Wall Street Journal test finds ‘jarring doses of salacious content’

LIONEL BONAVENTURE/AFP via Getty Images

A new report suggests Instagram is serving up “risqué footage” of children and “overtly sexual adult videos” to younger users.

In an experiment to determine what ads the Meta-owned platform’s algorithm would recommend to fake accounts which followed “only young gymnasts, cheerleaders and other teen and preteen influencers,” The Wall Street Journal found Instagram “served jarring doses of salacious content to those test accounts.”

The fake accounts focused on Instagram’s short video Reels service and were set up after “observing that the thousands of followers of such young people’s accounts often include large numbers of adult men, and that many of the accounts who followed those children also had demonstrated interest in sex content related to both children and adults,” according to the Journal.

One series of recommended Reels included an ad for the Bumble dating app couched between a video of “someone stroking the face of a life-size latex doll” and a “video of a young girl with a digitally obscured face lifting up her shirt to expose her midriff,” the report said. 

Another stream of videos played a Pizza Hut commercial followed by a video of a man lying in bed next to “what the caption said was a 10-year-old girl.”

Other videos appearing in the test included an “adult content creator” uncrossing her legs to “reveal her underwear”: a child wearing a bathing suit as she records herself while posing in front of a mirror; another “adult content creator” giving a “come-hither motion;” and a girl seductively dancing in a car to a “song with sexual lyrics.”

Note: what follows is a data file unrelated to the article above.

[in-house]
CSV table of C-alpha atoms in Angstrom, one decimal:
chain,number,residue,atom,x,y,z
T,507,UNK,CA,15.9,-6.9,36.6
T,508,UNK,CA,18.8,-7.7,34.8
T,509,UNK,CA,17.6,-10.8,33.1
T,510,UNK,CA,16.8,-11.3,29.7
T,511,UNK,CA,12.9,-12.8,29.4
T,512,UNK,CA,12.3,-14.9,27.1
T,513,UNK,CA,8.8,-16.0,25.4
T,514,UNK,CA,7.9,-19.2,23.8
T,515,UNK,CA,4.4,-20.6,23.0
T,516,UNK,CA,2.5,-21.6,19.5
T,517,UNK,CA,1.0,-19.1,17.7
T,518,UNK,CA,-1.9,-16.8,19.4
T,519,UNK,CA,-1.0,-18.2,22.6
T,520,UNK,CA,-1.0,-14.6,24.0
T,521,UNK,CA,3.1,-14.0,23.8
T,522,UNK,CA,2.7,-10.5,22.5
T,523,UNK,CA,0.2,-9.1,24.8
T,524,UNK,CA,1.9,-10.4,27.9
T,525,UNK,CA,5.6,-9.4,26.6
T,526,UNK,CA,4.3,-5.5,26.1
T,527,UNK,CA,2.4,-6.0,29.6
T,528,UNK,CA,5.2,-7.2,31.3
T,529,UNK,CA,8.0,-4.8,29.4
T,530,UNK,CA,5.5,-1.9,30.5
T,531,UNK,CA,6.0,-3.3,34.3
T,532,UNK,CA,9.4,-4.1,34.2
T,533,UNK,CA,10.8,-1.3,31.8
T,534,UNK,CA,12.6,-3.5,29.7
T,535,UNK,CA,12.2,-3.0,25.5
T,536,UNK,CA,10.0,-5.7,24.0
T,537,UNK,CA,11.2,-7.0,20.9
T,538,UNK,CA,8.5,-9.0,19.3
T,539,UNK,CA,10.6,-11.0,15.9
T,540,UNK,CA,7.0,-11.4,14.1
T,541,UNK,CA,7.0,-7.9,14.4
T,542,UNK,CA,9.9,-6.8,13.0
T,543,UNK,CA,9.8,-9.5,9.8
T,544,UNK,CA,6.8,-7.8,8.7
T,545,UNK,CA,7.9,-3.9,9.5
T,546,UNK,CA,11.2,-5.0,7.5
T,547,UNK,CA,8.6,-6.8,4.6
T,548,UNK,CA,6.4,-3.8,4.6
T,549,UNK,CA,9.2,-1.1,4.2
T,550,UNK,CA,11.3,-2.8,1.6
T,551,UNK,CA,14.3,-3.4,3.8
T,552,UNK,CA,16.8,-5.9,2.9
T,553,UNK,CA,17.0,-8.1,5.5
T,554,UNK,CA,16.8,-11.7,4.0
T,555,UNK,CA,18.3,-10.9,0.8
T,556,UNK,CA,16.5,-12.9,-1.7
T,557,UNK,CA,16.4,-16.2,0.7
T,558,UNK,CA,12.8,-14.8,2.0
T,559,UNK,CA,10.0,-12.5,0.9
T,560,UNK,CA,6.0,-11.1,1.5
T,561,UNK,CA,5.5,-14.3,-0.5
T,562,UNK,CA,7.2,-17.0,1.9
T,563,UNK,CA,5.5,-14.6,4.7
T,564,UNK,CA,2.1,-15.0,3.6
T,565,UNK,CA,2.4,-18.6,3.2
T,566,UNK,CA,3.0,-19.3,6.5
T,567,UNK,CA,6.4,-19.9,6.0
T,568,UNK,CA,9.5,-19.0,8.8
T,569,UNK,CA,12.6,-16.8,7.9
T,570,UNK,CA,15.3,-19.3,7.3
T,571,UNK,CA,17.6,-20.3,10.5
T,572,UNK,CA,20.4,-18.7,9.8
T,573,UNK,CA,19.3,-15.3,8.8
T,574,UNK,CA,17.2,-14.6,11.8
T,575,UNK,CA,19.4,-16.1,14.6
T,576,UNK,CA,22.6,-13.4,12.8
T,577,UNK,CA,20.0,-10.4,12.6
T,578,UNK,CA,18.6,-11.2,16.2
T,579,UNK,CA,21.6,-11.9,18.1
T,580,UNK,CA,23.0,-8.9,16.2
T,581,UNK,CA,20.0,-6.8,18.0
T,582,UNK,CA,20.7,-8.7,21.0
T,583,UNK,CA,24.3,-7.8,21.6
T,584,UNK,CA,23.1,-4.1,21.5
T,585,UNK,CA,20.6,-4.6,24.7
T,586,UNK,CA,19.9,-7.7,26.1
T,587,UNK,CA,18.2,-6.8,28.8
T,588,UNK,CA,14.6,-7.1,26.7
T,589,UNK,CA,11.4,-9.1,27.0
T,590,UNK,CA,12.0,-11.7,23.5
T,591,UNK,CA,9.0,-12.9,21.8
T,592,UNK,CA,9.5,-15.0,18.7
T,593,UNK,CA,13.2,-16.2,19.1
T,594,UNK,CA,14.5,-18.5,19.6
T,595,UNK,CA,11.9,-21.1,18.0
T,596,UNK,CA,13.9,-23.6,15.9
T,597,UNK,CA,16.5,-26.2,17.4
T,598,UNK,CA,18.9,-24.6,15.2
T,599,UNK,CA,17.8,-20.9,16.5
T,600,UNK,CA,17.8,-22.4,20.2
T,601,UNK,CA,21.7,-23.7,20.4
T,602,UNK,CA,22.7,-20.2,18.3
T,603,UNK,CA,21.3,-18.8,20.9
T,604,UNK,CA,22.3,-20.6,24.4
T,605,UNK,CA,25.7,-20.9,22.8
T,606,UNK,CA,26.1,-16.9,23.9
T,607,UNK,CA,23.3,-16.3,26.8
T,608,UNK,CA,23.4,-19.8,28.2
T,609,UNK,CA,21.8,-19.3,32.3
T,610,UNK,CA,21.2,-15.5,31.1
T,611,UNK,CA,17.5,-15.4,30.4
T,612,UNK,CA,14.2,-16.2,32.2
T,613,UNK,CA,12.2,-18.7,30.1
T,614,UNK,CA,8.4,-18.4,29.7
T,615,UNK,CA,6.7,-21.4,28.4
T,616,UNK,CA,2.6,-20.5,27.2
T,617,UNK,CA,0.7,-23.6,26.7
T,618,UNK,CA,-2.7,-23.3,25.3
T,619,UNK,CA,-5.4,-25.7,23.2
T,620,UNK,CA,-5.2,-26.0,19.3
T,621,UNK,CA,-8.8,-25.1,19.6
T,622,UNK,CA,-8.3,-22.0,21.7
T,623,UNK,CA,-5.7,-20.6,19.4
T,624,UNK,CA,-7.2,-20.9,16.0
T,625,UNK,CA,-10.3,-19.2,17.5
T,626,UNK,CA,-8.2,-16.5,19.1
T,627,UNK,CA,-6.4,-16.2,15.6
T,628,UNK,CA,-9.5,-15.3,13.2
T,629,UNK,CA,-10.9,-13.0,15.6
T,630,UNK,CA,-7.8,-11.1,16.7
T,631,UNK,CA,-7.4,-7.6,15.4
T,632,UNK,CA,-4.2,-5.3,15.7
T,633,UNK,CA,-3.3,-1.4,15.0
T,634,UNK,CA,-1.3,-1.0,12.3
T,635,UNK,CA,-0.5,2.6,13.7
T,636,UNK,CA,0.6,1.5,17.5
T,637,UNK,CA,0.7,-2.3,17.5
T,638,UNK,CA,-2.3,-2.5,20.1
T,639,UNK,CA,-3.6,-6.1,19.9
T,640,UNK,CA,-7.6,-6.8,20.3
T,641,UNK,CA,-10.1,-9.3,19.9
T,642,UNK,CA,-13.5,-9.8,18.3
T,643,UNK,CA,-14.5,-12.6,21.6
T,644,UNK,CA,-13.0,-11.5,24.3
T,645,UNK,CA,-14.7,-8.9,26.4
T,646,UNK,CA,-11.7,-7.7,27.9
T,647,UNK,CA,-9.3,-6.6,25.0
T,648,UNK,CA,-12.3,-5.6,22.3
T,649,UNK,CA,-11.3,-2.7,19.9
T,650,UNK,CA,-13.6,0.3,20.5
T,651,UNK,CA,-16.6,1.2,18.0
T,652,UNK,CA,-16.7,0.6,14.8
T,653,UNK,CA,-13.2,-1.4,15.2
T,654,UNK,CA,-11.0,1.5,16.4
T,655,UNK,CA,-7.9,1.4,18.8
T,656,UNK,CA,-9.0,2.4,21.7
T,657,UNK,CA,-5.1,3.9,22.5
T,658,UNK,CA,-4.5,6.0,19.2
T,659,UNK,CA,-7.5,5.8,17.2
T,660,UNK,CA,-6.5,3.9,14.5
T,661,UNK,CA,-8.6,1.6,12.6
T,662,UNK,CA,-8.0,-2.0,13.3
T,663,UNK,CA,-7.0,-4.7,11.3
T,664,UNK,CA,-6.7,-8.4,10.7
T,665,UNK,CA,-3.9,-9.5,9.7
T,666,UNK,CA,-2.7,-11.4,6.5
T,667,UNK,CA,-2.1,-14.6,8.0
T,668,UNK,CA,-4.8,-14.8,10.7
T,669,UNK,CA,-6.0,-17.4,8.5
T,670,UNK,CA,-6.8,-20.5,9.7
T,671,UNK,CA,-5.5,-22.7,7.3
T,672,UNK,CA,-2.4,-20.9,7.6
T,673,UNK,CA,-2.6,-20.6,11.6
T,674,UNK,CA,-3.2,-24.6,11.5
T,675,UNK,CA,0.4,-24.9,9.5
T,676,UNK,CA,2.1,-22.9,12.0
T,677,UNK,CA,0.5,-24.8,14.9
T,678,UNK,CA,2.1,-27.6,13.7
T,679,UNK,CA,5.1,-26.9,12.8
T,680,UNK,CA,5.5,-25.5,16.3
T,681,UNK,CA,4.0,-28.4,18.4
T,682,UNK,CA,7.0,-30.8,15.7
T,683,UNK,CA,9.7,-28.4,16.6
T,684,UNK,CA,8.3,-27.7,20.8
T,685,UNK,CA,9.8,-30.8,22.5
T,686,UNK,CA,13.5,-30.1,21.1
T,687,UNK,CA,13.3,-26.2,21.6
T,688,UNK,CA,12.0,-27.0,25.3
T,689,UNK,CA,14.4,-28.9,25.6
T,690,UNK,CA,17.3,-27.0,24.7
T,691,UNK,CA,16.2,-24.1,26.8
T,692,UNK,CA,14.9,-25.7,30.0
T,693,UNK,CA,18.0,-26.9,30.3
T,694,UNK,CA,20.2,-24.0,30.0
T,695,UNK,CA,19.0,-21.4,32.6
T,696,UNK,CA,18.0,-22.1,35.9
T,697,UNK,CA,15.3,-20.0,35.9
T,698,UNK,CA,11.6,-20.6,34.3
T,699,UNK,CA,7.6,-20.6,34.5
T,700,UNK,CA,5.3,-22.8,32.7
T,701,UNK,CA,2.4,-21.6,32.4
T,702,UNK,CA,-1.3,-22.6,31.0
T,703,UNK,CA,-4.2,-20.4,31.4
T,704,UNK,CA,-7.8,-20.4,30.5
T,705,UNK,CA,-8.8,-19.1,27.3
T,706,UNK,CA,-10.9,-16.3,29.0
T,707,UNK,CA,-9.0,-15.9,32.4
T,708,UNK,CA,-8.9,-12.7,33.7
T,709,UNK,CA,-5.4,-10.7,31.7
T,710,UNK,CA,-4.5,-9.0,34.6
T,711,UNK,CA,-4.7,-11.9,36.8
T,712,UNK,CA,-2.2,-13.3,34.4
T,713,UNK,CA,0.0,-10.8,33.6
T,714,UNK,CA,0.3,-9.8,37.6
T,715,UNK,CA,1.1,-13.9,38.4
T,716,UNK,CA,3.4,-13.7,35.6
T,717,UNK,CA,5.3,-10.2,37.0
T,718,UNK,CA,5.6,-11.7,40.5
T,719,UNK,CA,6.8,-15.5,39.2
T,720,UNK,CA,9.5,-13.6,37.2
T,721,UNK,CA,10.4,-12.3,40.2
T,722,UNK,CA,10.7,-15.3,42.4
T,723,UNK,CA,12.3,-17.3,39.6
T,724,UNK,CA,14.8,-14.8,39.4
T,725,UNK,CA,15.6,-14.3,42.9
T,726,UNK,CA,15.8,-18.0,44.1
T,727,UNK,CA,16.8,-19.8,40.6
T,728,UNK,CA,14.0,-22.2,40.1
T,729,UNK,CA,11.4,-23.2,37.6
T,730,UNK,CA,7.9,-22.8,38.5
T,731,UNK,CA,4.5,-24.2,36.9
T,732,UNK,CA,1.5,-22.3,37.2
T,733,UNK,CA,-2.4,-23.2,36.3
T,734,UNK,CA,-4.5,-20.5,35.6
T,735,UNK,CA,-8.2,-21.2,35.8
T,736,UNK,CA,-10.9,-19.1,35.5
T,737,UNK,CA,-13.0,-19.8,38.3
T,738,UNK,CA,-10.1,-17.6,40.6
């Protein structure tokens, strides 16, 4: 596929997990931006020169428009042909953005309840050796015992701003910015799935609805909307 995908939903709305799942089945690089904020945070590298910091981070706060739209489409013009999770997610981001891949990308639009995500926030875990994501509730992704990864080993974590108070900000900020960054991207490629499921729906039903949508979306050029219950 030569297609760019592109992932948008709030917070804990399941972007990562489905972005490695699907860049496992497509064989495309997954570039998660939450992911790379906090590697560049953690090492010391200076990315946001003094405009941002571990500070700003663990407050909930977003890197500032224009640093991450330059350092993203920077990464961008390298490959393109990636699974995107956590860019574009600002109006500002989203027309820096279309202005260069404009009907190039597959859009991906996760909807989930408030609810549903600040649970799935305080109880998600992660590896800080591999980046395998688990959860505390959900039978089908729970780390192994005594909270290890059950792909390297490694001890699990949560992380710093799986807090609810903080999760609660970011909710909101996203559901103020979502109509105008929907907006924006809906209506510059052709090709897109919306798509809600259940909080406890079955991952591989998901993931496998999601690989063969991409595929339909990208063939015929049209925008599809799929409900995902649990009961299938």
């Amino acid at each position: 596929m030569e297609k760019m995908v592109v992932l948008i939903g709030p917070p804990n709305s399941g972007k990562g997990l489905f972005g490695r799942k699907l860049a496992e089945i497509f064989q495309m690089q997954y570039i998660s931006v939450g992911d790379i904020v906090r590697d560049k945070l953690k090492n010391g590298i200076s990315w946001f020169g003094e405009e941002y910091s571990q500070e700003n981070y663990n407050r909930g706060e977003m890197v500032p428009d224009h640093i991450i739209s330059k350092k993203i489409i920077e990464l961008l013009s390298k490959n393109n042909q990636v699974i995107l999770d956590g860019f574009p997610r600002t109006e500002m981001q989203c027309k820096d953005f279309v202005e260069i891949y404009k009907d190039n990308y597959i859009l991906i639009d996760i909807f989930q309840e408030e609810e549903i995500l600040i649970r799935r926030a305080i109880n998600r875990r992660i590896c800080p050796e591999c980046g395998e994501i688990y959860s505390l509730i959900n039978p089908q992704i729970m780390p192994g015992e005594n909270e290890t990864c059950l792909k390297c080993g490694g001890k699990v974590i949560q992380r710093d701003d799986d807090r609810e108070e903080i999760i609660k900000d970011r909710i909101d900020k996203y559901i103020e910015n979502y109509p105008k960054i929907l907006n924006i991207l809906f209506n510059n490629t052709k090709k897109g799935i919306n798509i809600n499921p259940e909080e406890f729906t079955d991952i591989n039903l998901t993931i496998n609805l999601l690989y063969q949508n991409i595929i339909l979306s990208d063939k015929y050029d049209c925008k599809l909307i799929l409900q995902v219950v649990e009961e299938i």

In addition to the questionable content, the Journal said ads which “appeared regularly” in the test accounts included ads for dating apps, livestream platforms with “adult nudity,” massage parlors, and AI chatbots “built for cybersex.”

“Meta’s rules are supposed to prohibit such ads,” the report added.

In response to the experiment, a Meta spokesperson told the Journal the “tests produced a manufactured experience that doesn’t represent what billions of users see” and declined to comment on “why the algorithms compiled streams of separate videos showing children, sex and advertisements.”

Some advertisers like Disney and Bumble said they had already taken steps to address the issue with Meta, while others, like Walmart and Pizza Hut, declined to comment.

The report comes after another investigation by the Journal and researchers at Stanford University and the University of Massachusetts Amherst found that Instagram’s services cater to people who seek to view illicit materials by connecting them to sellers of such content through its recommendation system.

Researchers behind the investigation discovered that the social media website allowed users to search for certain hashtags which then connected them to accounts advertising child-sex material.

Last September, Instagram announced the platform’s decision to suspend Pornhub after a nonprofit group shared its concerns about children’s vulnerability to human trafficking and the presence of Pornhub on Instagram. 

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